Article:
LTE, WCDMA Infrastructure Revenue to Hit $42 Billion by 2015

 
 
By Michelle Maisto  |  Posted 2011-02-14 Email Print this article Print
 
 
 
 
 
 
 

With Verizon, AT&T, Sprint and T-Mobile pushing 4G, and WCDMA still doing heavy lifting, mobile infrastructure revenues are expected to reach $42 billion in 2015.

Verizon, AT&T, Sprint and T-Mobile are all currently boasting that they offer 4G speeds in various areas. Perhaps not so surprisingly, then, the mobile infrastructure market-which suffered double-digit declines in 2009 and single-digit declines in 2010-is expected to grow from $34 billion in 2010 to $42 billion in 2015, according to a Feb. 14 report from the Dell'Oro Group.

While 30 new 4G LTE (Long-Term Evolution) networks are expected to launch worldwide this year, even spending on WCDMA (wideband Code Division Multiple Access) networks is said to be on the rise. WCDMA, the 3G technology affiliated with GSM networks such as AT&T Wireless' and T-Mobile's in the United States, brought in revenues of $16 billion in 2010. According to the report, that figure is likely to climb to nearly $30 billion in 2015.

"The growing use of mobile devices such as smartphones and tablets will continue to challenge operators and vendors for years to come," Stefan Pongratz, a Dell'Oro Group financial analyst, said in a statement. "We believe this increase in data demand will require operators to continue investing in their 3G/3.5G networks throughout the entire forecast period."

Back in December, the firm similarly announced that the WCDMA market had posted sequential revenue growth of 3 percent during the third quarter of 2010, and was expected to continue upward during the fourth quarter and into 2011, driven by market leaders Ericsson, Nokia Siemens and Huawei. While North America drove much of the 3G growth during 2010's second quarter, Pongratz said in that report, the Asia Pacific, particularly India, is expected to drive strong 3G growth into 2011.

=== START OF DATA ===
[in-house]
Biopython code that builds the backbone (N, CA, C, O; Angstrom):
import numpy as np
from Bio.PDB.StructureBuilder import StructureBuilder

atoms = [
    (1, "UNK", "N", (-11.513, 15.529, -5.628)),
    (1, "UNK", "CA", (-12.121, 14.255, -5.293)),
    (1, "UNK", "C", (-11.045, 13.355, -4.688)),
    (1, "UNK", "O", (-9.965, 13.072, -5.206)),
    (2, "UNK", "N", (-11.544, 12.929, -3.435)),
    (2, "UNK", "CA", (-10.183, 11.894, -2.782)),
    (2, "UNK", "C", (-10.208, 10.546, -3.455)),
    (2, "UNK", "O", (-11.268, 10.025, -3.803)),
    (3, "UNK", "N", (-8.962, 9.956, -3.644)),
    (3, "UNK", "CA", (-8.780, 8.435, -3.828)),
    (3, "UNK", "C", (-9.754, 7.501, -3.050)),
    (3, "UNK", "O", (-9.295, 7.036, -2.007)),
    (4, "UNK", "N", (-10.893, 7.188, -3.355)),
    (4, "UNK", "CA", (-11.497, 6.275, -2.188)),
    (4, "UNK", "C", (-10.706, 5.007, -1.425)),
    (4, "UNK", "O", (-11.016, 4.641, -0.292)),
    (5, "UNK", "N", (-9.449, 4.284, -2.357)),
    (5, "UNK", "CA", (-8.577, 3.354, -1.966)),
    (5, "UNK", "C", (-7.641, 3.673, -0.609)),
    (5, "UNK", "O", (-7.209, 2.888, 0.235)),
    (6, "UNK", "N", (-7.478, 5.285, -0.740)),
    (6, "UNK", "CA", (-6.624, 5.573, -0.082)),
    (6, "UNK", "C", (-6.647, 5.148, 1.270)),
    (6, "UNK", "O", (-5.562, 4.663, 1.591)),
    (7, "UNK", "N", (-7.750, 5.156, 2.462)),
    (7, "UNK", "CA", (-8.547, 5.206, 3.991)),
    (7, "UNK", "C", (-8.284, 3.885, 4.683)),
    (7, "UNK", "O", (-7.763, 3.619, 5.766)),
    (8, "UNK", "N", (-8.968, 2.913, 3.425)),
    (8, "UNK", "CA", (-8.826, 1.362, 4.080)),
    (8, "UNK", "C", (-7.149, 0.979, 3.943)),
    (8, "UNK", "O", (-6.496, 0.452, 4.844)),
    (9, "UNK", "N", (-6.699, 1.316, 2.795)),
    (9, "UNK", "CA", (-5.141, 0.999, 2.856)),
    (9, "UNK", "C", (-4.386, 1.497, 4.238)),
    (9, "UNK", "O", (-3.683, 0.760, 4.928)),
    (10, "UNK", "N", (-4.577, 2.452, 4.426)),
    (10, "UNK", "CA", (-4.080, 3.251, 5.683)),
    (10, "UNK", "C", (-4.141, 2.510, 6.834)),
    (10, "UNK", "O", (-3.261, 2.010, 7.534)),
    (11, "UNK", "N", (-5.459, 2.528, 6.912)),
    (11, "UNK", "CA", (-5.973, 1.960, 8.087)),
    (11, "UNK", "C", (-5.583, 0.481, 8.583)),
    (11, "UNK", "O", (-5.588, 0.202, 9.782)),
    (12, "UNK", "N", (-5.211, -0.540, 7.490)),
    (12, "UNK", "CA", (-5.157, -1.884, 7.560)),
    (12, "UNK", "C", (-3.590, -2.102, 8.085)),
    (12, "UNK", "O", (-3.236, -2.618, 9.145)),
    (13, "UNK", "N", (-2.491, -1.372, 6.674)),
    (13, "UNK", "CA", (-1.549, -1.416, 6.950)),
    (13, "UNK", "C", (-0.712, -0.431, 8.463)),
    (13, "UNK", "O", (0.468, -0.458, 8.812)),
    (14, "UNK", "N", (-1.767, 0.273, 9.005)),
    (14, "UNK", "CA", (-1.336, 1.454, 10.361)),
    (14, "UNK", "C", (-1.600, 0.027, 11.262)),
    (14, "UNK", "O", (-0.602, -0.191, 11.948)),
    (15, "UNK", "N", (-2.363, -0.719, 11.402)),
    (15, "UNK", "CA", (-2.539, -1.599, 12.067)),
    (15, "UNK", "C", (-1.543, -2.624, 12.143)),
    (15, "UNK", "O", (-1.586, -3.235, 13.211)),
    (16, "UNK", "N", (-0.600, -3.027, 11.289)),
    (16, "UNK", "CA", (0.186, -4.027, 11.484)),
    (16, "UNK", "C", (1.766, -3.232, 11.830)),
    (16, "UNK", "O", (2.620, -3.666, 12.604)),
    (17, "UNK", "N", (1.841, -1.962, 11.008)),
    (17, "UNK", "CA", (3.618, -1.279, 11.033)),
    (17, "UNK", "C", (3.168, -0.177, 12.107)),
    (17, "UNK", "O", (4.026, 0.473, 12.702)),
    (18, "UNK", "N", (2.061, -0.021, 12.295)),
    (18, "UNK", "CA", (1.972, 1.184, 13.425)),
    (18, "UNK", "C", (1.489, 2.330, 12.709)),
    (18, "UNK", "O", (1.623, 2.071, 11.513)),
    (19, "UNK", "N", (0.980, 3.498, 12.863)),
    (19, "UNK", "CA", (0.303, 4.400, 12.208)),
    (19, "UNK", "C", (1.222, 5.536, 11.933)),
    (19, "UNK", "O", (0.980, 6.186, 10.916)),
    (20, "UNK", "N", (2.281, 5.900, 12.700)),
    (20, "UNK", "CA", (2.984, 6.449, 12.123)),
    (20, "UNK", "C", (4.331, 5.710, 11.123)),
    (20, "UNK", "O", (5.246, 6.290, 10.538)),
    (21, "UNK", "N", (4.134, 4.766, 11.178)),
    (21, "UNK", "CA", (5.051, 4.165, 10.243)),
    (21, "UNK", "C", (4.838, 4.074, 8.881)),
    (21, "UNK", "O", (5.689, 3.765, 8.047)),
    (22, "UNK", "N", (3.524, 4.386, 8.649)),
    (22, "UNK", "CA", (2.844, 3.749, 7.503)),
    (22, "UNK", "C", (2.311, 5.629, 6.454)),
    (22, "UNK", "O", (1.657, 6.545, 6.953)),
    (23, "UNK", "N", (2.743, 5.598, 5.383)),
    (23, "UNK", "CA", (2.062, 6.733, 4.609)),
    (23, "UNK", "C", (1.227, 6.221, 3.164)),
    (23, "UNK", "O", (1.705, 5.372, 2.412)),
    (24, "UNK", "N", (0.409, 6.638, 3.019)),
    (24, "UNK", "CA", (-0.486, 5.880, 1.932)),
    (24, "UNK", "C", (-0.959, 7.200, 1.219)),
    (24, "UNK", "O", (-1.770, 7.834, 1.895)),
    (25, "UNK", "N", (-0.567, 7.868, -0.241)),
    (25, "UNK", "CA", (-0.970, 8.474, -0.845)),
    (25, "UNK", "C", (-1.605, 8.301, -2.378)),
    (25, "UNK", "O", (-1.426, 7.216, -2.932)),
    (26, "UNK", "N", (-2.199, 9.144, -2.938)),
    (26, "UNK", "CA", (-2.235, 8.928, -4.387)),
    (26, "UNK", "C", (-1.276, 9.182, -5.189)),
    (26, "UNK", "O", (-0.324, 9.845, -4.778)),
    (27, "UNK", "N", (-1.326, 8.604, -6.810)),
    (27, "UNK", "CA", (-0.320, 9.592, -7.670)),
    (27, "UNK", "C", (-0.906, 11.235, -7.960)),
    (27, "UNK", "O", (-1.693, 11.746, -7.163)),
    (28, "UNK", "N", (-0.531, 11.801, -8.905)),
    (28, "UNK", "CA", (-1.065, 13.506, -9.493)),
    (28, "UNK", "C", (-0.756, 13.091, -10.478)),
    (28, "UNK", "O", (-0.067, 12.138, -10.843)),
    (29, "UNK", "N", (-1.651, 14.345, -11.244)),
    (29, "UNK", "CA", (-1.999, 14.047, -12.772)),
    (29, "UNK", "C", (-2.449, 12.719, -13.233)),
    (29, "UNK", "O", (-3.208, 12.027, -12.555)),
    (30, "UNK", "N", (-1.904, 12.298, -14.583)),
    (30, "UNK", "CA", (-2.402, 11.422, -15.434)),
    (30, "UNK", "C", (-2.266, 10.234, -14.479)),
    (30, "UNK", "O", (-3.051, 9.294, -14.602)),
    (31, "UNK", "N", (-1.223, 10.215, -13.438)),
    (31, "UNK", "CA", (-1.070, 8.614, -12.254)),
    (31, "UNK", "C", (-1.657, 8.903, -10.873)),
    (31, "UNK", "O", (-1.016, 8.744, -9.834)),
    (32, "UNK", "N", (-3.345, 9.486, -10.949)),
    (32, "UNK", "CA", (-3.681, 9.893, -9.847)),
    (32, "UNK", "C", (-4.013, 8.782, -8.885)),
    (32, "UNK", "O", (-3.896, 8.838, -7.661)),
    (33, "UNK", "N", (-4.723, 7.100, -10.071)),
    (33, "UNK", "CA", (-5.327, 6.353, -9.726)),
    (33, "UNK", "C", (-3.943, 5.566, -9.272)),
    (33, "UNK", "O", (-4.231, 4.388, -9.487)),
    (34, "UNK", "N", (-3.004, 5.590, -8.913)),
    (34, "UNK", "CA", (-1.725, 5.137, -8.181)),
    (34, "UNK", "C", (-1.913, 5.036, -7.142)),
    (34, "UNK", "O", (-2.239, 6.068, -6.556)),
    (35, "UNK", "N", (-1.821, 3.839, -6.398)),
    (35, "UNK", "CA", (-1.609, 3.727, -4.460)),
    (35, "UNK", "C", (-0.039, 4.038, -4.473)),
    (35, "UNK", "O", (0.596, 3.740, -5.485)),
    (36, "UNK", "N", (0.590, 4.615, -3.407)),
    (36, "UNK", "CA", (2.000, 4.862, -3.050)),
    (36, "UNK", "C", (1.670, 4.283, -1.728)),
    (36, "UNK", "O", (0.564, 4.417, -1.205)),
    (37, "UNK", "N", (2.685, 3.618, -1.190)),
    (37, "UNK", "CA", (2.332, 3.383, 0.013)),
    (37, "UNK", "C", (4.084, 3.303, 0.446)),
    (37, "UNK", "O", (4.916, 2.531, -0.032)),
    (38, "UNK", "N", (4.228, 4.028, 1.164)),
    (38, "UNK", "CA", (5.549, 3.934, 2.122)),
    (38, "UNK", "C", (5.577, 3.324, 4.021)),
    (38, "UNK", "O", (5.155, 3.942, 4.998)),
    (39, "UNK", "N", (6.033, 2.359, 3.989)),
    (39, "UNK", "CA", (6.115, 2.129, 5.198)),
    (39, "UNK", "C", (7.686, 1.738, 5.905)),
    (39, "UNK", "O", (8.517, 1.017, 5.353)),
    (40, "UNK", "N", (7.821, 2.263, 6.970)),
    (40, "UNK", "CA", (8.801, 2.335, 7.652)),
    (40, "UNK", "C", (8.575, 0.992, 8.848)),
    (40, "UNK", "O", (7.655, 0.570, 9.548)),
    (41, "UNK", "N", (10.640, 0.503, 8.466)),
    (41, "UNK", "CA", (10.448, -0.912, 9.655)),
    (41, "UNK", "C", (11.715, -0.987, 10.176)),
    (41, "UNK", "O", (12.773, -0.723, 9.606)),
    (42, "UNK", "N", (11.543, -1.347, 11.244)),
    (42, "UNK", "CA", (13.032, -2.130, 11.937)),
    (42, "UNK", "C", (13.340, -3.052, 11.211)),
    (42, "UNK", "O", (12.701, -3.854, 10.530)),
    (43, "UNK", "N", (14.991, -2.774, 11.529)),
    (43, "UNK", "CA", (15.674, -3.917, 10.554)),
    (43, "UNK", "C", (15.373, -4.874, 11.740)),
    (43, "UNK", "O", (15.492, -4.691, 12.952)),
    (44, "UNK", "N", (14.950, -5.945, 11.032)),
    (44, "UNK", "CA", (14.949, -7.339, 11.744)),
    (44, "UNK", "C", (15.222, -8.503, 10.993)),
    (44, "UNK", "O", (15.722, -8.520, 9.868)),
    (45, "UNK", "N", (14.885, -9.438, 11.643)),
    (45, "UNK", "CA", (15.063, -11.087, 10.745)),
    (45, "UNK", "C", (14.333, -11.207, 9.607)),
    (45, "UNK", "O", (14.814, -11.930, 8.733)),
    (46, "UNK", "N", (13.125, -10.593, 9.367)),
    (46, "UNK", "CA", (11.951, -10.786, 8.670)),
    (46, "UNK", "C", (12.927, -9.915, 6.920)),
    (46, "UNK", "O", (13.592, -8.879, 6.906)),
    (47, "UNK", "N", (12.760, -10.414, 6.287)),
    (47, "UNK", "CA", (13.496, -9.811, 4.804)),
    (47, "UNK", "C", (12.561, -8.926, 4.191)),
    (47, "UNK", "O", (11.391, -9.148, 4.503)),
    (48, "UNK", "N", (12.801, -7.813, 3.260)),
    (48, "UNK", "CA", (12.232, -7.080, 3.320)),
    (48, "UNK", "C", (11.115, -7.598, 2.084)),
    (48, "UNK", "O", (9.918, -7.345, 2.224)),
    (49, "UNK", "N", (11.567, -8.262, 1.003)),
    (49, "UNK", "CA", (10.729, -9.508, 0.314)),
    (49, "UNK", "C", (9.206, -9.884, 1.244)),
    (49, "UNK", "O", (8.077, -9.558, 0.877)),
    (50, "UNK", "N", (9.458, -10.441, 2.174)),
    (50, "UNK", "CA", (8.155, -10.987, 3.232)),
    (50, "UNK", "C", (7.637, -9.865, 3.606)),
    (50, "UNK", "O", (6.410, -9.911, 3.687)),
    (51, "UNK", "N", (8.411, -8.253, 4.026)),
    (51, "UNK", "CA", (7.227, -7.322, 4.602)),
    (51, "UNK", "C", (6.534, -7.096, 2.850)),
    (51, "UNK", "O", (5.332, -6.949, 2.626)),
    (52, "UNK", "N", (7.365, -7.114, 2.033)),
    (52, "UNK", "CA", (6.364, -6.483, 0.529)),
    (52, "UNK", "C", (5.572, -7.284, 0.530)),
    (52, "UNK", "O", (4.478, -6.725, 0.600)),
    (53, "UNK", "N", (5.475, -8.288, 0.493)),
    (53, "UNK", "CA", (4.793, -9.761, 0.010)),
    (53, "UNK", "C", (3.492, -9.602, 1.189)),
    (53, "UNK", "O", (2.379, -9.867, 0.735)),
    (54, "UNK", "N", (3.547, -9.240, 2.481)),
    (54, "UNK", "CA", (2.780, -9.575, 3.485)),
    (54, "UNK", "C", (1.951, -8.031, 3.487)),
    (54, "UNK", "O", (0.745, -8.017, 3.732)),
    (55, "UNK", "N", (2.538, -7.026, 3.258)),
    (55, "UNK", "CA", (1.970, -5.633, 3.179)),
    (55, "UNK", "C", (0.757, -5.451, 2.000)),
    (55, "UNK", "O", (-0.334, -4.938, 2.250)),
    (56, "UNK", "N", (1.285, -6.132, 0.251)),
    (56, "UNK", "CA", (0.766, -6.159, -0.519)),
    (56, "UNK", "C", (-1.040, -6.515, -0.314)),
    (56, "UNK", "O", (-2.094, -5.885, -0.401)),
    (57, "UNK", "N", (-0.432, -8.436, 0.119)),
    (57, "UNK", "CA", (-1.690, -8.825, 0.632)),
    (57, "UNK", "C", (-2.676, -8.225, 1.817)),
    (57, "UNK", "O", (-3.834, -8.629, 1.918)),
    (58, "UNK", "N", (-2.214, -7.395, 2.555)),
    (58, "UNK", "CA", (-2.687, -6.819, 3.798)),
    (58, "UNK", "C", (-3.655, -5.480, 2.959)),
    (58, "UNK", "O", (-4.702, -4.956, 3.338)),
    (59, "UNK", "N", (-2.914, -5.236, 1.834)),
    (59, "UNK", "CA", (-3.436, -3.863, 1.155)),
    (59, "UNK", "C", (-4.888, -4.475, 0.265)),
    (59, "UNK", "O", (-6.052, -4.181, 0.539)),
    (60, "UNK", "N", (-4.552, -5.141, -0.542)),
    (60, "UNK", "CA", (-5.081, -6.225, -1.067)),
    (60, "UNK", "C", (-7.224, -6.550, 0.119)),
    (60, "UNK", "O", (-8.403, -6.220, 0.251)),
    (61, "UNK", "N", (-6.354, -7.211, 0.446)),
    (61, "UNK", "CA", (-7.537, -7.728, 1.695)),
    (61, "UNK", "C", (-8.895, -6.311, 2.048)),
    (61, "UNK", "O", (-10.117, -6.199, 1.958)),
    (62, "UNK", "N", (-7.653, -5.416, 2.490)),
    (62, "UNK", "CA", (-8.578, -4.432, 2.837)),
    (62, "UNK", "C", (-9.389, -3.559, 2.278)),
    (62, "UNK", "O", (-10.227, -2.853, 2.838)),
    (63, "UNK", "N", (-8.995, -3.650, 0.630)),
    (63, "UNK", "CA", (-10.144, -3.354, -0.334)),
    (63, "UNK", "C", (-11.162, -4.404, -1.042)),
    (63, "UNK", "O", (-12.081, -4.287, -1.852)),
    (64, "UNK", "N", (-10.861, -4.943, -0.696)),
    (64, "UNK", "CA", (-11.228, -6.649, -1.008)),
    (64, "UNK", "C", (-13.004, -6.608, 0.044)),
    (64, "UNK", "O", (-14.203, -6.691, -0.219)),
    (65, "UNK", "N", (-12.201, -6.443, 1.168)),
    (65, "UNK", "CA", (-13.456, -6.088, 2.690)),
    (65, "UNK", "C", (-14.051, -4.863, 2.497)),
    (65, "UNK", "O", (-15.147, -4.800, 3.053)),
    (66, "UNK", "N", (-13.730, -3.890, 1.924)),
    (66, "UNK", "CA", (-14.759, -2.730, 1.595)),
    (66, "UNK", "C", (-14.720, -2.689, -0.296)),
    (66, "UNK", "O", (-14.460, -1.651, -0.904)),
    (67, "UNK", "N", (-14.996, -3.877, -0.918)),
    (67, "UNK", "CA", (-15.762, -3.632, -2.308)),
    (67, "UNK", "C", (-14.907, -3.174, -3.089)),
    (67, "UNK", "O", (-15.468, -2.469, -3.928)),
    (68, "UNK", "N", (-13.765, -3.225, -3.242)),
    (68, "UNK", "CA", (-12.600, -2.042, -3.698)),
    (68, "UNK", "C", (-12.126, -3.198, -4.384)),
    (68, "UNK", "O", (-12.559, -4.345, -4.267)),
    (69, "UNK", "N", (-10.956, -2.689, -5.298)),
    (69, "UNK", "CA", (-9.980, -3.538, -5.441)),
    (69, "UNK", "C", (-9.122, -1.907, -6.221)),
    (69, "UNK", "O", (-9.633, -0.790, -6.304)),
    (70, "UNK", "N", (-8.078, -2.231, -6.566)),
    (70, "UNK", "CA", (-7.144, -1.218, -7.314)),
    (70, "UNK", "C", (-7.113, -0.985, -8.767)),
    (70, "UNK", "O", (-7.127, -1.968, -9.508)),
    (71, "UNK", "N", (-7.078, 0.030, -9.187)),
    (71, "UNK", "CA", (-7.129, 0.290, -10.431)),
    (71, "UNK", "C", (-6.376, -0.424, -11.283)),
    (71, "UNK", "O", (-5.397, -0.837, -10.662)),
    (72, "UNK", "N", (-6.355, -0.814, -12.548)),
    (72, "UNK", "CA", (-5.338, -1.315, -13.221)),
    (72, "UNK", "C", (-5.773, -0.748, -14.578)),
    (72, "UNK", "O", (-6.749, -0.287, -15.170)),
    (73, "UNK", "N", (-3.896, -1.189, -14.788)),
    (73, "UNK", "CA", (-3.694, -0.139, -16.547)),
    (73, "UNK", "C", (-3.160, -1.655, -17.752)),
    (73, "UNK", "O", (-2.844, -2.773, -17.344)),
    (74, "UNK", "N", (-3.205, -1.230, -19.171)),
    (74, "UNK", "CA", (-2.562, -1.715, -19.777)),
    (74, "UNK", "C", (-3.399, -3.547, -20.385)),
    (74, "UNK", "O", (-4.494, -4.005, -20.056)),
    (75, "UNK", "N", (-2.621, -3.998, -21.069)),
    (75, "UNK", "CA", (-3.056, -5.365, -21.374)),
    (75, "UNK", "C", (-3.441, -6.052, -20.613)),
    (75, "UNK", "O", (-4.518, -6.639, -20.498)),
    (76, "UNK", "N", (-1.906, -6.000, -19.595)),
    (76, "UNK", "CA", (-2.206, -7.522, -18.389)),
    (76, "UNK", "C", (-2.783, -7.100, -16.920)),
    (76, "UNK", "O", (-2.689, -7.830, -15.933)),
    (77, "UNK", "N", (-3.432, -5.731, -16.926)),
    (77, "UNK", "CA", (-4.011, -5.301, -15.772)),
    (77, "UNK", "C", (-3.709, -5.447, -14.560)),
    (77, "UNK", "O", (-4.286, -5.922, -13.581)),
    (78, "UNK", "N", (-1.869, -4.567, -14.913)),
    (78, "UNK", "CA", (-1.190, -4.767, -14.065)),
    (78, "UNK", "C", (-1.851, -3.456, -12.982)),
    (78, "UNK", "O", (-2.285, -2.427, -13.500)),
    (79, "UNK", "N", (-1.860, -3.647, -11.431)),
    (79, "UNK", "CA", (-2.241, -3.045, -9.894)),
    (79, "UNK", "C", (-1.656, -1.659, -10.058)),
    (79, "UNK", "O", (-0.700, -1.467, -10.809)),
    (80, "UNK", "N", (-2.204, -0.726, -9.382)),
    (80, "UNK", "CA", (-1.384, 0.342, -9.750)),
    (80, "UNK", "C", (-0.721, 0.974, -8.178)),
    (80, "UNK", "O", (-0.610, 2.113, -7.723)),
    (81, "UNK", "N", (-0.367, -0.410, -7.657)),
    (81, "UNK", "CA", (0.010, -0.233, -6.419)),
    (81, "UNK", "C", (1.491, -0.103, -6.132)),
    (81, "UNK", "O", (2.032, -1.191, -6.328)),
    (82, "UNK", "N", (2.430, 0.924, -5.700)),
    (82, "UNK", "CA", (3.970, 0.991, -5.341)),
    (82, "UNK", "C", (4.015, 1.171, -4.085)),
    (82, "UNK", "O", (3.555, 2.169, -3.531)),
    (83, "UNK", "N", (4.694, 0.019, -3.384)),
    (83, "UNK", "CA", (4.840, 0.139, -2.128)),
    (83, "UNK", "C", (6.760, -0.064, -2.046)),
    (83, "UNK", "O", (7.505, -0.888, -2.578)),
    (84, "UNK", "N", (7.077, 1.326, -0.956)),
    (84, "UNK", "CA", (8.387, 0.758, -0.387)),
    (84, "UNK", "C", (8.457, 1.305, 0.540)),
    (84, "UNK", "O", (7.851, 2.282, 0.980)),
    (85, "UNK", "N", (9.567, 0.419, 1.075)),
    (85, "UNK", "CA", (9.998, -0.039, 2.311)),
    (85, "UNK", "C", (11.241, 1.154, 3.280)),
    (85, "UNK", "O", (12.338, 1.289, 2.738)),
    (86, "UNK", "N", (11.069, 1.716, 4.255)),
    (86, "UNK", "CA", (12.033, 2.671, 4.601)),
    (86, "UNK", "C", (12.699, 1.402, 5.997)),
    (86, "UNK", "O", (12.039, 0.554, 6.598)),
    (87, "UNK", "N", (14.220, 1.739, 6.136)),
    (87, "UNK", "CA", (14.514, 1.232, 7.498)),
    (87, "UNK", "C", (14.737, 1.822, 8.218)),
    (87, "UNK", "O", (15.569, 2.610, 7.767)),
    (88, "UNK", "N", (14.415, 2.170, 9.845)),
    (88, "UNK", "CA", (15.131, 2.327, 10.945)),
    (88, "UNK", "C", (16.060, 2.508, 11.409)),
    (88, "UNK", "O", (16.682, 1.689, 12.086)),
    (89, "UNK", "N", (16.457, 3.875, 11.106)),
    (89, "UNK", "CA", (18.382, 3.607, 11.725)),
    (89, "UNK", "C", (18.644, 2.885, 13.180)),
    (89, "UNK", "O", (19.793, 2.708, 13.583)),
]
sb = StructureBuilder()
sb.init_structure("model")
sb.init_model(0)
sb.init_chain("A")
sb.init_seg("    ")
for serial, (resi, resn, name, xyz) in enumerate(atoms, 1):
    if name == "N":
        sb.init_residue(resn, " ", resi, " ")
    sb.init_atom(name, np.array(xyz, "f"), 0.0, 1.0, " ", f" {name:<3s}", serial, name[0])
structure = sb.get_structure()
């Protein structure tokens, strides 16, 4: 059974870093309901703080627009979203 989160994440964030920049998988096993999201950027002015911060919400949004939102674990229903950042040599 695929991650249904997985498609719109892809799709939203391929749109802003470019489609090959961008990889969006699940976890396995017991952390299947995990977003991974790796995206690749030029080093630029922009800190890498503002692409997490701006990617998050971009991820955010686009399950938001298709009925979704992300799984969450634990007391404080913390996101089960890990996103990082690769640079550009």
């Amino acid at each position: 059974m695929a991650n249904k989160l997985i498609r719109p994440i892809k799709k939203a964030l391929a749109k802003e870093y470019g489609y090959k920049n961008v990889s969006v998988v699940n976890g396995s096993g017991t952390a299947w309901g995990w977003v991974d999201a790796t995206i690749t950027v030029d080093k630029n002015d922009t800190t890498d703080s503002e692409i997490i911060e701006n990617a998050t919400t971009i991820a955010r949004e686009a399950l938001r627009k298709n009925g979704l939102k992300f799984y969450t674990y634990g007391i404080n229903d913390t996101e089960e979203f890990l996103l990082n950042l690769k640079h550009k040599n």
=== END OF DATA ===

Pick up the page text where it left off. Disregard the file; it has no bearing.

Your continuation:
In the firm's newest report, Pongratz also anticipates revenue growth for LTE. Currently, all four of the major U.S. networks offer 4G networks in various flavors. Sprint has been offering WiMAX technology since 2008, T-Mobile launched a campaign showing off its HSPA+ (Evolved High-Speed Packet Access) technology in November 2010, and in December 2010, Verizon's LTE network went live in 38 cities. AT&T, which this month began advertising its 4G capabilities based on HSPA+ technology, will also begin rolling out LTE by mid-year.

According to a Feb. 8 report from IHS iSuppli, LTE will have nearly 50 million users by 2012, and more than 303 million by 2014. (By contrast, WiMAX is expected to grow at the slower rate of 22 million users by 2012 and 33.4 million by 2014.)

"While we have seen several successful LTE launches, and we expect LTE revenue to see strong growth. We believe WCDMA networks will carry the majority of the traffic throughout the forecast horizon," said Pongratz.

The report even had good news for 2G technologies.

"In addition," said Pongratz, "we anticipate some recurring 2G investments in fast-growing markets such as China and India to deal with the large 2G installed base."

 
 


 
 
 
 
Michelle Maisto has been covering the enterprise mobility space for a decade, beginning with Knowledge Management, Field Force Automation and eCRM, and most recently as the editor-in-chief of Mobile Enterprise magazine. She earned an MFA in nonfiction writing from Columbia University, and in her spare time obsesses about food. Her first book, The Gastronomy of Marriage, if forthcoming from Random House in September 2009.
 
 
 
 
 
 
 

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